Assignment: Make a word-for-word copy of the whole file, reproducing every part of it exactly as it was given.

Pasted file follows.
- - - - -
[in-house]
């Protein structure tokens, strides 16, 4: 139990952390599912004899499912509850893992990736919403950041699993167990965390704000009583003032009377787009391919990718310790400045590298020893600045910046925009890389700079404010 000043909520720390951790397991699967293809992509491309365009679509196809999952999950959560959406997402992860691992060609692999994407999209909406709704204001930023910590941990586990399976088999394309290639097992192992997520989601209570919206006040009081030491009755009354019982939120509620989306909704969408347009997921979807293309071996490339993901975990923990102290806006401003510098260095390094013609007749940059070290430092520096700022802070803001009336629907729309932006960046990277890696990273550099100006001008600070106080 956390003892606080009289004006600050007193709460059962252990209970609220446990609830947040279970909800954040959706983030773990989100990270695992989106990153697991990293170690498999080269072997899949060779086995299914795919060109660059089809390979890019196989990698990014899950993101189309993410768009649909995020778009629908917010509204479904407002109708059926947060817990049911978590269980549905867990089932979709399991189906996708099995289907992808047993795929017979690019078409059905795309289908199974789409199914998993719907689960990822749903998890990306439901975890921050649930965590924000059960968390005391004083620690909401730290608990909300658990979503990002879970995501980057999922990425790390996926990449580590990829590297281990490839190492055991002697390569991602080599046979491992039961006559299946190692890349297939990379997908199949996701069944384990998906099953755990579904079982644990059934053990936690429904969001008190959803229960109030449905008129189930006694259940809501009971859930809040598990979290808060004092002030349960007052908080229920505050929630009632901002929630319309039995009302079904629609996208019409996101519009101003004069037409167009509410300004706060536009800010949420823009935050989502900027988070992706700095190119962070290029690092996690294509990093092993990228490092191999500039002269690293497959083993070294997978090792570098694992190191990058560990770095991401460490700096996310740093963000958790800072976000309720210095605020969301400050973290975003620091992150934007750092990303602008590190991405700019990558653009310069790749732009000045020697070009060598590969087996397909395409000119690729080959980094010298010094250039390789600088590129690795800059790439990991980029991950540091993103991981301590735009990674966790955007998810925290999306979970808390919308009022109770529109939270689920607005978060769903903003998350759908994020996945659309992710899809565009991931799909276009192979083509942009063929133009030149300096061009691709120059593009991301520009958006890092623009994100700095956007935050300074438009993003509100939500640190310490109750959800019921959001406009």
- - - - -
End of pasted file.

[in-house]
């Protein structure tokens, strides 16, 4: 139990952390599912004899499912509850893992990736919403950041699993167990965390704000009583003032009377787009391919990718310790400045590298020893600045910046925009890389700079404010 000043909520720390951790397991699967293809992509491309365009679509196809999952999950959560959406997402992860691992060609692999994407999209909406709704204001930023910590941990586990399976088999394309290639097992192992997520989601209570919206006040009081030491009755009354019982939120509620989306909704969408347009997921979807293309071996490339993901975990923990102290806006401003510098260095390094013609007749940059070290430092520096700022802070803001009336629907729309932006960046990277890696990273550099100006001008600070106080 956390003892606080009289004006600050007193709460059962252990209970609220446990609830947040279970909800954040959706983030773990989100990270695992989106990153697991990293170690498999080269072997899949060779086995299914795919060109660059089809390979890019196989990698990014899950993101189309993410768009649909995020778009629908917010509204479904407002109708059926947060817990049911978590269980549905867990089932979709399991189906996708099995289907992808047993795929017979690019078409059905795309289908199974789409199914998993719907689960990822749903998890990306439901975890921050649930965590924000059960968390005391004083620690909401730290608990909300658990979503990002879970995501980057999922990425790390996926990449580590990829590297281990490839190492055991002697390569991602080599046979491992039961006559299946190692890349297939990379997908199949996701069944384990998906099953755990579904079982644990059934053990936690429904969001008190959803229960109030449905008129189930006694259940809501009971859930809040598990979290808060004092002030349960007052908080229920505050929630009632901002929630319309039995009302079904629609996208019409996101519009101003004069037409167009509410300004706060536009800010949420823009935050989502900027988070992706700095190119962070290029690092996690294509990093092993990228490092191999500039002269690293497959083993070294997978090792570098694992190191990058560990770095991401460490700096996310740093963000958790800072976000309720210095605020969301400050973290975003620091992150934007750092990303602008590190991405700019990558653009310069790749732009000045020697070009060598590969087996397909395409000119690729080959980094010298010094250039390789600088590129690795800059790439990991980029991950540091993103991981301590735009990674966790955007998810925290999306979970808390919308009022109770529109939270689920607005978060769903903003998350759908994020996945659309992710899809565009991931799909276009192979083509942009063929133009030149300096061009691709120059593009991301520009958006890092623009994100700095956007935050300074438009993003509100939500640190310490109750959800019921959001406009």